In the Media

Good Samaritans rioters 'brought shame on Britain'

PUBLISHED March 16, 2012

Film of John Kafunda and Reece Donovan robbing 21-year-old Ashraf Rossli moments after his jaw was shattered by another rioter, Beau Isagba, was watched by millions of people on YouTube.

Kafunda is captured pretending to help the accountancy student to his feet as blood poured from his mouth in Barking, east London last August.

His friend Donovan then rifled through his rucksack stealing a portable Sony Playstation and games worth £500.

Both denied it was them in the clip, but mobile phone evidence put the pair in the area around the time Mr Rossli was mugged on the Queen's Road flyover on August 8. who Mr Rossli had to have two metal plates fitted to his broken jaw.

The pair, both 22 and from Essex, were also convicted of violent disorder and Donovan was further convicted of theft and burgling a Tesco's.

Kafunda, who has previous convictions for robbery, was jailed for four years and three months while Donovan, who has convictions for theft, affray and assaulting a police officer, was locked up for five years.

Sentencing them at Wood Green Crown Court Judge James Patrick said: "What you did was caught on camera and became an iconic image of the lawlessness which saw shops and businesses looted, the emergency services significantly stretched and members of the public too frightened to leave their homes.

"On August 8 th you were part of a crowd described as threatening and menacing. It was appalling to see this group also included young children.

"It was a member of that group, Beau Isagba, who first set upon Mr Rossli. He had his jaw broken and bicycle stolen.

"Clearly that was not you. But what you then did was recorded and when broadcast throughout the world brought shock to those who watched it and shame to this country.

"Mr Rossli was particularly vulnerable. He was alone and gravely injured and you selected him accordingly."

The footage, filmed by a member of the public on their phone, was viewed by millions after it was uploaded to Youtube the day after Mr Rossli's ordeal and the public donated thousands to him following outcry over the clip.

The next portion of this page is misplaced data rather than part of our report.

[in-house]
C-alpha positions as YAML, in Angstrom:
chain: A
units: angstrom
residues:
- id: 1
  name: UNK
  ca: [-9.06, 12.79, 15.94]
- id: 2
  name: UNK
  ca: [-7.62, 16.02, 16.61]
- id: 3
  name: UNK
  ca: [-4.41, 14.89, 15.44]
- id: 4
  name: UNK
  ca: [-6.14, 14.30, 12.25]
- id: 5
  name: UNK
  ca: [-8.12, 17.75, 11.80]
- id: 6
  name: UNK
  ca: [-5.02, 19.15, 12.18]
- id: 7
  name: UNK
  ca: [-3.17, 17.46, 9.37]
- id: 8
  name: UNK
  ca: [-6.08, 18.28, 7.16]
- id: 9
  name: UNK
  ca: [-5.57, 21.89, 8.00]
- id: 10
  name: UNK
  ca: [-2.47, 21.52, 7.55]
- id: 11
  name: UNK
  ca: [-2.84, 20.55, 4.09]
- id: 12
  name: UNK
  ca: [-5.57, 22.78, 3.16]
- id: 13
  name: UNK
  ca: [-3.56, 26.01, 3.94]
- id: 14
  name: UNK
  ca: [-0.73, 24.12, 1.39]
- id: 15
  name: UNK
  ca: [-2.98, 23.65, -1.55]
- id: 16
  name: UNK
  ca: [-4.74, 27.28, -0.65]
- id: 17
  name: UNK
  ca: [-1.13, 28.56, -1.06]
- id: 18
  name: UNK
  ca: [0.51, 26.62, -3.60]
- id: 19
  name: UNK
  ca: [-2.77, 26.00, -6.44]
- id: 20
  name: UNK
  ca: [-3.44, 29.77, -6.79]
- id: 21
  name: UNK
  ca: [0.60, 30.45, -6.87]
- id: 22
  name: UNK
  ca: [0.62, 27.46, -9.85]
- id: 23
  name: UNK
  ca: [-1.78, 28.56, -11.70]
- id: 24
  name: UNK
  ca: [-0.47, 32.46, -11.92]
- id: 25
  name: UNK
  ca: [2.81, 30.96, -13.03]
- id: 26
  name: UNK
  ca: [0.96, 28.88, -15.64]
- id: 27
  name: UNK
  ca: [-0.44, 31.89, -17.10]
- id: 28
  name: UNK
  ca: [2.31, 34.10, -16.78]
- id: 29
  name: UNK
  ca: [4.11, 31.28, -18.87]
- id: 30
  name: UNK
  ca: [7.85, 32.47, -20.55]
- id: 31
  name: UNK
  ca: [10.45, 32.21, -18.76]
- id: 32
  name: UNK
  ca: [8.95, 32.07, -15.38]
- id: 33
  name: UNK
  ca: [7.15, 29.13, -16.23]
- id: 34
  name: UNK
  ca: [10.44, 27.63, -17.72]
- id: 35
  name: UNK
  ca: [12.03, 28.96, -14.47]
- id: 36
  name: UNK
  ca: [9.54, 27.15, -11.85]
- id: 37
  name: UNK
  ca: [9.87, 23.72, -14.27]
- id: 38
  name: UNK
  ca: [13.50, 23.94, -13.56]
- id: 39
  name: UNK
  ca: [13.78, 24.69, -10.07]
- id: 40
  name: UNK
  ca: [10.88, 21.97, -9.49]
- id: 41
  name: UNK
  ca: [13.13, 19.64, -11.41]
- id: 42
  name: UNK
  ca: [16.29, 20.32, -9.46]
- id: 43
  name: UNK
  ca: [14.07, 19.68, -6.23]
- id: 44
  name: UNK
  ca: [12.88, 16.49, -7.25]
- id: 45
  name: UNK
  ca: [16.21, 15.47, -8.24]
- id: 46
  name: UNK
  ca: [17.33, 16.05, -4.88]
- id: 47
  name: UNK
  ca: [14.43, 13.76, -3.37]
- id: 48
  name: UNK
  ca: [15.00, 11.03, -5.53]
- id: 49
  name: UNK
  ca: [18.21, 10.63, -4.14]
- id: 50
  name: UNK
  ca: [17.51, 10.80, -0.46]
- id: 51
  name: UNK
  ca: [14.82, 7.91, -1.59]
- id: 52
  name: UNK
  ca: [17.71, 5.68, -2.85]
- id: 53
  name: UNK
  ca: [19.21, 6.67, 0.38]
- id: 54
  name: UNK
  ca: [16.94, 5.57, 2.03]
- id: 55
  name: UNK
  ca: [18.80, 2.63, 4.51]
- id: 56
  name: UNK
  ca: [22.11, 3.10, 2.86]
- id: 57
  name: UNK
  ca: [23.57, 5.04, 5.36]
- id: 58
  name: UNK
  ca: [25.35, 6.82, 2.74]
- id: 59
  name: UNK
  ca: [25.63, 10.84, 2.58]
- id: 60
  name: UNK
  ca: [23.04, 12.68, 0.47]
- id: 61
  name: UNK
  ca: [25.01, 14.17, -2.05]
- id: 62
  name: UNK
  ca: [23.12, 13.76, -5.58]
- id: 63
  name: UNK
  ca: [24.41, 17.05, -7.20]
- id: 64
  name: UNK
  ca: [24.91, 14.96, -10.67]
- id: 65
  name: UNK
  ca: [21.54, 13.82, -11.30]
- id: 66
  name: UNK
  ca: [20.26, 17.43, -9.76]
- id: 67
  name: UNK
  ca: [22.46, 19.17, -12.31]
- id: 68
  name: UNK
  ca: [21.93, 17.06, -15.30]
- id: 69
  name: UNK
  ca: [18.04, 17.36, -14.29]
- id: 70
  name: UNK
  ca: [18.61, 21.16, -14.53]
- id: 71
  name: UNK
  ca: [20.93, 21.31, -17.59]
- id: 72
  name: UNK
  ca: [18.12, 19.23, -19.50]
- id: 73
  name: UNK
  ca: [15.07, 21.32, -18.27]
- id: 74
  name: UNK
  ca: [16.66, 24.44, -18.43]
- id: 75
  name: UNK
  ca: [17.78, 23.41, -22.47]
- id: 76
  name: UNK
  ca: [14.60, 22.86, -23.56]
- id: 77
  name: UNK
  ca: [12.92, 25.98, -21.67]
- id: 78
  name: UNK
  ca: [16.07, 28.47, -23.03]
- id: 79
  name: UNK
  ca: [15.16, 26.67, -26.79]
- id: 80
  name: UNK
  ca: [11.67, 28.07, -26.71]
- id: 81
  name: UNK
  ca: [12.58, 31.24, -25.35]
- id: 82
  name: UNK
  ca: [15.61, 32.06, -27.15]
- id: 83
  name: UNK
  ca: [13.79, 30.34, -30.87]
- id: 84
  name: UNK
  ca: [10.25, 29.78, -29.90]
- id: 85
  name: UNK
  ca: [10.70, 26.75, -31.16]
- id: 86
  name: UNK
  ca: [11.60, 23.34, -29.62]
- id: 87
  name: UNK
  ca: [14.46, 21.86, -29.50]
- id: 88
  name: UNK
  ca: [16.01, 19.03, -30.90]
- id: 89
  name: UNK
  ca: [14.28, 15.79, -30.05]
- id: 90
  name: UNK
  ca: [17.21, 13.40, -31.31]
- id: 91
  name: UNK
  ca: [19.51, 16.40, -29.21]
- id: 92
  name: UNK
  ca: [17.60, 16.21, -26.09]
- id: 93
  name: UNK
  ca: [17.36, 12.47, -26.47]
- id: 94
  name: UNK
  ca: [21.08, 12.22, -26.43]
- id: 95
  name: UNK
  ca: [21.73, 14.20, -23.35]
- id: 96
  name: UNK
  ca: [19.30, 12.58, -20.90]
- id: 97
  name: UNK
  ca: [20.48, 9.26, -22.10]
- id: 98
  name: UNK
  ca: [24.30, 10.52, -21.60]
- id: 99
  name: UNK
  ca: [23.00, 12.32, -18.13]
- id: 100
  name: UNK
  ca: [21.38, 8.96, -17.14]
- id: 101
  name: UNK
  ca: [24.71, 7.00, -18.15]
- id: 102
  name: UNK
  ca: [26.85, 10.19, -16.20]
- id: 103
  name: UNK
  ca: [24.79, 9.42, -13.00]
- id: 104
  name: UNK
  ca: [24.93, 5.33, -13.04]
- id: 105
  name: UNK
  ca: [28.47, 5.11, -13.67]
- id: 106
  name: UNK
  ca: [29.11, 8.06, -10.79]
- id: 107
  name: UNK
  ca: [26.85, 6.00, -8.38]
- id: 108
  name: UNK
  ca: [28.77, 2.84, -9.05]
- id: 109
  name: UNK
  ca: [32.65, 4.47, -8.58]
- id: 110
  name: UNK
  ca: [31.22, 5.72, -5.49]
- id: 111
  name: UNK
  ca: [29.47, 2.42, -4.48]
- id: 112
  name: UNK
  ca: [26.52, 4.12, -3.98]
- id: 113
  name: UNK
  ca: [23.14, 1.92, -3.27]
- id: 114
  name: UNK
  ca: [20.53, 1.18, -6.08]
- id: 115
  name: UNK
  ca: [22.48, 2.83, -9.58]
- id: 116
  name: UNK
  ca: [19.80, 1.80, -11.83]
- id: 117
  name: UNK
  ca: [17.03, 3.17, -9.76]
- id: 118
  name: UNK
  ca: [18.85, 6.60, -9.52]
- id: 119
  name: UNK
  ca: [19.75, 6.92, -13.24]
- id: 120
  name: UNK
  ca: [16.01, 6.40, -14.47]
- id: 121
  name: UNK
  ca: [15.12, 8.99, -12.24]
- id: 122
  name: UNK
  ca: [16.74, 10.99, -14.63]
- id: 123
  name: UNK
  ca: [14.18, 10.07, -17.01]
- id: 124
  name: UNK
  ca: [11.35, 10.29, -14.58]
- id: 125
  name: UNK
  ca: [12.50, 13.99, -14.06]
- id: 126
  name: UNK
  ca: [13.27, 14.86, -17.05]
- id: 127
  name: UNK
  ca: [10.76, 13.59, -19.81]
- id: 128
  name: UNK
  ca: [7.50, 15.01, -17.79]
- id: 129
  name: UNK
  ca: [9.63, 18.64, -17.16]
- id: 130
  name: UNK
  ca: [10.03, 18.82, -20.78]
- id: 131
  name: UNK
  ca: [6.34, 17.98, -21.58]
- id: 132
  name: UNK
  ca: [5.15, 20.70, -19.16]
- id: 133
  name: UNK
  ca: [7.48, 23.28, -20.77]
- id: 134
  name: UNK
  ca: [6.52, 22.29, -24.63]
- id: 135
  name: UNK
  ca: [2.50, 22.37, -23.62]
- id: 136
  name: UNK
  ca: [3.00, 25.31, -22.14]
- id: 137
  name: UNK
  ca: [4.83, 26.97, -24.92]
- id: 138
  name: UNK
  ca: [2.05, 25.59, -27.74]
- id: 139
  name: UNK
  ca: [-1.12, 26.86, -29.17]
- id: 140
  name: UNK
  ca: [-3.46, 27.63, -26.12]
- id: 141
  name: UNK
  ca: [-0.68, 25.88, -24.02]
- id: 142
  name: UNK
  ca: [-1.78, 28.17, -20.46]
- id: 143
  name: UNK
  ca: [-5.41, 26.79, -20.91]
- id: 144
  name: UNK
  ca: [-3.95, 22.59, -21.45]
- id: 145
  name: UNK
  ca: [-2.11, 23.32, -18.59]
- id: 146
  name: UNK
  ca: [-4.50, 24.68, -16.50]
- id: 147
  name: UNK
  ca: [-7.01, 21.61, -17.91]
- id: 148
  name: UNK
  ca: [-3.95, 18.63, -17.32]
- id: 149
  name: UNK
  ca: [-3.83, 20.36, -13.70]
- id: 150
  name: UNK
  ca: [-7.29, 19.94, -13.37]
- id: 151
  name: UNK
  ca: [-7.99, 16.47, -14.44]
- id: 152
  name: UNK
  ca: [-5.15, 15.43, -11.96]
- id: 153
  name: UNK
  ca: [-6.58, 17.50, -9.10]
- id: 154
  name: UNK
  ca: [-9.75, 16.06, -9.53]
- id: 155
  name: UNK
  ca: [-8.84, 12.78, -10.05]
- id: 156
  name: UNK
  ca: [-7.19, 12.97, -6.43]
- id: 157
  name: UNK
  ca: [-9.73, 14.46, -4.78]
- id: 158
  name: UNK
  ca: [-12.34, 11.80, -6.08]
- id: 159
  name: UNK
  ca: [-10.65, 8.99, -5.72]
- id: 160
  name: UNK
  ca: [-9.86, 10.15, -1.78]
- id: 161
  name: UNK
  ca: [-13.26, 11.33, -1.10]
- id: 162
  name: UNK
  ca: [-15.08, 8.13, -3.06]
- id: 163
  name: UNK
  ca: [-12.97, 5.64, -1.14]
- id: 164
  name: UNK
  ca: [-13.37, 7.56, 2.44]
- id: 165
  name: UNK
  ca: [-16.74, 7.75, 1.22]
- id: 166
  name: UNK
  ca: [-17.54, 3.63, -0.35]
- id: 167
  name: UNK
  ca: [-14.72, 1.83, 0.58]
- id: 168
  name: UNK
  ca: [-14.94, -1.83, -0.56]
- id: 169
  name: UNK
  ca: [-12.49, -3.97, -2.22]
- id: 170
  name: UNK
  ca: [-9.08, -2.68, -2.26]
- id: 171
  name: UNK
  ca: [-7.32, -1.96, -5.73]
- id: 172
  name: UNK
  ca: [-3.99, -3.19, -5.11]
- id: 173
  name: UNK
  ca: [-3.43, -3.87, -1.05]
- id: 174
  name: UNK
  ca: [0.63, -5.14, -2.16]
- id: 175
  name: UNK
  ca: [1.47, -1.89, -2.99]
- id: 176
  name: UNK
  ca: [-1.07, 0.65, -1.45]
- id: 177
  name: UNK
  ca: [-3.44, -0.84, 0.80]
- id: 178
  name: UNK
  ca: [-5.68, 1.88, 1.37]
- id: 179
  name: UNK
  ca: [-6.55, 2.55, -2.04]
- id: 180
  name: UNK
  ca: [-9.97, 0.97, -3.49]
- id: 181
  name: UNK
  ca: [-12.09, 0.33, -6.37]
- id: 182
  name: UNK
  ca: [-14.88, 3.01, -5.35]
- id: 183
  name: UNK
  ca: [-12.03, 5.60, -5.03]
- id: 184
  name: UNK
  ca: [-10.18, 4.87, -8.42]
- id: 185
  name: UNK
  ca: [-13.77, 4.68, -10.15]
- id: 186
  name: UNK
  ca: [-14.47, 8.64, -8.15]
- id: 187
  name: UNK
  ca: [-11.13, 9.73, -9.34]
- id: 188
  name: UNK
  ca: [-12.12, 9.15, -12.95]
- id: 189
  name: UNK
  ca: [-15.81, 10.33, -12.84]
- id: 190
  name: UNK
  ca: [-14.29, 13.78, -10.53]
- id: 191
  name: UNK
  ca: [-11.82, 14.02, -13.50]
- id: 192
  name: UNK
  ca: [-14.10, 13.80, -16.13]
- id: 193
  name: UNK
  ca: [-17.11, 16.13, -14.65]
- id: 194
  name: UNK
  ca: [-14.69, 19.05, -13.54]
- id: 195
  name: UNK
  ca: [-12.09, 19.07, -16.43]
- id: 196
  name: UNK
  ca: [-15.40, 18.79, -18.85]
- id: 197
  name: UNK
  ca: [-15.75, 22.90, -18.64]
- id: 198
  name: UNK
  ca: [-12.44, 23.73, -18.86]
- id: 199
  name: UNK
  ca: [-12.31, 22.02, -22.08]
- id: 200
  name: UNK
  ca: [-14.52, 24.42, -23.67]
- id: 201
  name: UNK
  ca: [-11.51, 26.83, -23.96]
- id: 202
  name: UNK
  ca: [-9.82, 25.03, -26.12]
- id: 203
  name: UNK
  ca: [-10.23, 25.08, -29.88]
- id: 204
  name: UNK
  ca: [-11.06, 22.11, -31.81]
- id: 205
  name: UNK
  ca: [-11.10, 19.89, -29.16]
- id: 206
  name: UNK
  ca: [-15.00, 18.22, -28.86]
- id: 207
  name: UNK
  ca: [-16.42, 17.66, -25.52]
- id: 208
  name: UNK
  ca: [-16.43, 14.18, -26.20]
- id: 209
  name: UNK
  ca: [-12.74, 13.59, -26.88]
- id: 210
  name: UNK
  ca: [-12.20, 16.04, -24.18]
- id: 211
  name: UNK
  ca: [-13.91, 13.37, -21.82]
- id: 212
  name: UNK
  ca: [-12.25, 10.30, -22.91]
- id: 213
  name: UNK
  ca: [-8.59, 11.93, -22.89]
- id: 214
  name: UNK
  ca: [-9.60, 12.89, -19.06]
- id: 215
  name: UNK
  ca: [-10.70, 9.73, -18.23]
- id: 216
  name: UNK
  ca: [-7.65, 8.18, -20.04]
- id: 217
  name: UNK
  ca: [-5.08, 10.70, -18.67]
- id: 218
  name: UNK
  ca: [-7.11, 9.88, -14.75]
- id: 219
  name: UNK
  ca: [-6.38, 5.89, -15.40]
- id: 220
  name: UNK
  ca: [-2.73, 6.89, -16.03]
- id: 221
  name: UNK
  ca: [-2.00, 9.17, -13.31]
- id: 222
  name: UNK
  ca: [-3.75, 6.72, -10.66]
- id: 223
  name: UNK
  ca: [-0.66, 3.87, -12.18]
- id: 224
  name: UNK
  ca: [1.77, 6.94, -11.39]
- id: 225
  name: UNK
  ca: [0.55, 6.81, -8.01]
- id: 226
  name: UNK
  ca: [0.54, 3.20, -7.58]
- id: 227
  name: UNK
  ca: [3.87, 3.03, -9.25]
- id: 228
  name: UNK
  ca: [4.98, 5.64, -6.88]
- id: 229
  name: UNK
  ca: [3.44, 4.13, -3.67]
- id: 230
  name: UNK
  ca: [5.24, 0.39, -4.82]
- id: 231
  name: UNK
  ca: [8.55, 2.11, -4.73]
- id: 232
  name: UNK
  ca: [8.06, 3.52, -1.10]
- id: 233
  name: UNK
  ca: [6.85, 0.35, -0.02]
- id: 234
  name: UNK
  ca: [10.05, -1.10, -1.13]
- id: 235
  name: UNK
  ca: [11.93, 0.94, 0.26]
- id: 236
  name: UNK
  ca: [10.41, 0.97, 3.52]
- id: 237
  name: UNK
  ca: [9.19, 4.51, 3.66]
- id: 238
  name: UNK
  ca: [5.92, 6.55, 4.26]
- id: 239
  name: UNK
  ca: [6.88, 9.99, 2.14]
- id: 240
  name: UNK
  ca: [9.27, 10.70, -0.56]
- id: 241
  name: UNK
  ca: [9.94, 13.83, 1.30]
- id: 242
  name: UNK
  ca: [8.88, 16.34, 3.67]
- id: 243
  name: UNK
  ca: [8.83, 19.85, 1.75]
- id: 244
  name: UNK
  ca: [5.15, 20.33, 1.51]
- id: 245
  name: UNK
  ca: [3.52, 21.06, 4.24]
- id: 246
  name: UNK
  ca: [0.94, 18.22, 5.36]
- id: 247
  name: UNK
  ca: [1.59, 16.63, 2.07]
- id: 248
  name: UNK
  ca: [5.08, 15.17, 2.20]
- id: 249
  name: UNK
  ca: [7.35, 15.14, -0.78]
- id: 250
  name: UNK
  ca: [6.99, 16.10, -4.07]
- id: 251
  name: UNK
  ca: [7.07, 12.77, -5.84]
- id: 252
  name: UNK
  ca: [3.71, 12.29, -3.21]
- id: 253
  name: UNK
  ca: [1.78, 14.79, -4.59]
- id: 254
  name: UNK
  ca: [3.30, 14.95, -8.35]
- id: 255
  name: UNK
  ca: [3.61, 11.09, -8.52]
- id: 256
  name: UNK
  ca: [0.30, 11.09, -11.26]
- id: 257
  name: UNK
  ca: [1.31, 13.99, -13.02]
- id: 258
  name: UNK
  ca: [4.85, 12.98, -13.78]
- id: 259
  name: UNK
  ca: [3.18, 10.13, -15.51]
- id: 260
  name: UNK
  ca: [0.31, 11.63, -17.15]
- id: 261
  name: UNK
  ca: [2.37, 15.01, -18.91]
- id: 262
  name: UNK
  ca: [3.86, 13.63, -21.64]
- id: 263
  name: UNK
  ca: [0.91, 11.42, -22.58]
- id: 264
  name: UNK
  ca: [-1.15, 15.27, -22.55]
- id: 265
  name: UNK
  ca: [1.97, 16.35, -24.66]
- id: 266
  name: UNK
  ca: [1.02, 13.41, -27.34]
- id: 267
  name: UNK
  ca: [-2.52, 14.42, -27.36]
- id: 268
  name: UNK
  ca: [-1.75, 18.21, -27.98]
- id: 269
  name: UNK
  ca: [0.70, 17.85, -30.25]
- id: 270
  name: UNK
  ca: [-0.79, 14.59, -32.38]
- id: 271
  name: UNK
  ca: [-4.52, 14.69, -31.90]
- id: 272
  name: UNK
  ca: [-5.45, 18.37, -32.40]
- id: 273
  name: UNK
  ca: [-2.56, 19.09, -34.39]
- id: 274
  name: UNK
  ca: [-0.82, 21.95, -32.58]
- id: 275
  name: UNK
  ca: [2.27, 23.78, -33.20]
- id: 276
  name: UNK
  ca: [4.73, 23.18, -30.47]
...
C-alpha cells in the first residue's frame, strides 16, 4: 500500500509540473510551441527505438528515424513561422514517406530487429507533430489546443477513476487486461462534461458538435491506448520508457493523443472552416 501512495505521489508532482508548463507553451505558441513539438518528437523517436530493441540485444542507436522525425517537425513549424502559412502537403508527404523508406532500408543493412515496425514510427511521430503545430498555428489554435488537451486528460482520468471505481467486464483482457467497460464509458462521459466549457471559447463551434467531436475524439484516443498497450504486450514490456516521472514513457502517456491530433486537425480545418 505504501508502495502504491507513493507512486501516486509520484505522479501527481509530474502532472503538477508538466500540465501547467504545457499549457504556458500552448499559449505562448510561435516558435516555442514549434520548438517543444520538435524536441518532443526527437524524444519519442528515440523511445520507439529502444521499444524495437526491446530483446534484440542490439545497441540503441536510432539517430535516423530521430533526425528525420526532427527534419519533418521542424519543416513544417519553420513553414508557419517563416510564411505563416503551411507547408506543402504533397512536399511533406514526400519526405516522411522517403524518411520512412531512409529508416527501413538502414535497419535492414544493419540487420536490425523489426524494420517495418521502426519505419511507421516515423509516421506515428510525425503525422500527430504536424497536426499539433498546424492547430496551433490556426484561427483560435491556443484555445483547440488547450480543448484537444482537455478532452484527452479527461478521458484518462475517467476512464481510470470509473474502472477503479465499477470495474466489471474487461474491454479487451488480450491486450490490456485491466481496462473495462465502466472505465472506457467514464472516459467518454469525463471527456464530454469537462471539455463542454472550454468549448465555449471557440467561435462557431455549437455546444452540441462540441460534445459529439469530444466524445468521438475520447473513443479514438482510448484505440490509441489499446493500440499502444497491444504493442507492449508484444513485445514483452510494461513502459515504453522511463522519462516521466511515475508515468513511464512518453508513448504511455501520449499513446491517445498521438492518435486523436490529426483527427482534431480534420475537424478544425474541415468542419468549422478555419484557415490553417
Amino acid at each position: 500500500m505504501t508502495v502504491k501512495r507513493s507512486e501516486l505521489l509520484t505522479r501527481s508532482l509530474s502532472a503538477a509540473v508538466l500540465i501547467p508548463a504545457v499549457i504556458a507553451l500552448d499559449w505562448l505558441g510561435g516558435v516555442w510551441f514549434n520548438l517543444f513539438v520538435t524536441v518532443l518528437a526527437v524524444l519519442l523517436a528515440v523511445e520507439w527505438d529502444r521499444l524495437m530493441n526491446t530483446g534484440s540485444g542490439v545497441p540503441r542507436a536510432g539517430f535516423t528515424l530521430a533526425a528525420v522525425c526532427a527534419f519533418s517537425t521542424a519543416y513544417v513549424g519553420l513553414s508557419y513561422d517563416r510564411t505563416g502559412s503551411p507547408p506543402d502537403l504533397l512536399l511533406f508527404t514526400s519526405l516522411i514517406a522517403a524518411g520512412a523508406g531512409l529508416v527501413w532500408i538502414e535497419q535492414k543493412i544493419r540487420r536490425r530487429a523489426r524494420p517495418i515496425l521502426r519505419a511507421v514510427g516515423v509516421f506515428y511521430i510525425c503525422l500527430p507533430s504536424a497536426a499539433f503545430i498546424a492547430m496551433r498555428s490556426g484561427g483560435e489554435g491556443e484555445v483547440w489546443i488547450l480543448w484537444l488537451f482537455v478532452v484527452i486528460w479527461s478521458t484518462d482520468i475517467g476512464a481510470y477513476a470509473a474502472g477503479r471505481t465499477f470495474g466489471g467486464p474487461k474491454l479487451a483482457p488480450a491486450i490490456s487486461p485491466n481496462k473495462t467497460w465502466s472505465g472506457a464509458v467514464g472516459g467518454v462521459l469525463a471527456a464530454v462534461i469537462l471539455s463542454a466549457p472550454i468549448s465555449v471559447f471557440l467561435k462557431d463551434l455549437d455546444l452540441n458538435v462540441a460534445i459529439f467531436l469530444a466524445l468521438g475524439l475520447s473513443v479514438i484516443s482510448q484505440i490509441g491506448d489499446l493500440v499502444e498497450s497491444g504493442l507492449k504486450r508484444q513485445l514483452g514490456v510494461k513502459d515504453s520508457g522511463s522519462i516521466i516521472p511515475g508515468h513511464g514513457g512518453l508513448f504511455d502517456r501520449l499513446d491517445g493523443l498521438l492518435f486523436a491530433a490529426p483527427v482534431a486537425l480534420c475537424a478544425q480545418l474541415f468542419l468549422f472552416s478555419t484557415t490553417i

Mr Rossli, from Kuala Lumpur and who had only been in the country a month, underwent surgery on his broken jaw and had to have metal pins and plates inserted in his face which will remain for life.

Donovan and Kafunda were arrested in the following days after two independent witnesses, who have been granted anonymity, came forward to identify them.

Christopher Hehir, prosecuting, said Mr Rossli, was set upon by gangs of hoodies "intent on crime" as he cycled with his friend Sheikh Azhar.

As he entered a second group of yobs he turned to see who was putting his hand in his pocket to steal his mobile and was punched in the face by Isagba who stole his bike after he fell to the ground.

As he got to his feet Donovan took the lead in rummaging through his bag and was then joined by Kafunda who pushes the student back when he turns to see what is happening.

A dazed Mr Rossli, whose friend escaped the attack, is then seen stumbling up the road where he was spotted by members of the public and taken to hospital.

In an impact statement read to the court Mr Rossli, who is still in London doing an accountancy course, said he knew what was happening to him but was powerless to stop it.

He said: "As I sat on the pavement with blood pouring from my mouth I remember being approached by a male who asked if I was okay.

"I remember being pulled to my feet then I felt someone again tugging at my rucksack. I was not in a position to defend myself as I was still suffering from the effects of being hit.

"I knew they were stealing from me but I could do nothing. Once they had taken what they wanted they left."

the court heard Donovan and Kafunda had stayed out of trouble for five years until the robbery during last year's summer riots.

Kafunda, who grew up in care, was on his way to becoming a qualified youth worker. While Donovan, himself the victim of a stabbing in 2010 in which he nearly died, had studied multimedia before working as a runner for hip hop magazine The Wire. He had also studied at film school for a year.

Gideon Cammerman, defending Donovan, said the attack on him, for which three people were jailed at the Old Bailey, took him eight months to recover during which time he became a heavy cannabis user and dropped out of education.

The pair, who had made outbursts from the dock during their trial and still deny it was them, remained emotionless as they learned of their fate.

Beau Isagba, 18, was jailed for seven years earlier this month after being convicted of punching Mr Rossli, breaking his jaw, and stealing his bike before Kafunda and Donovan robbed him.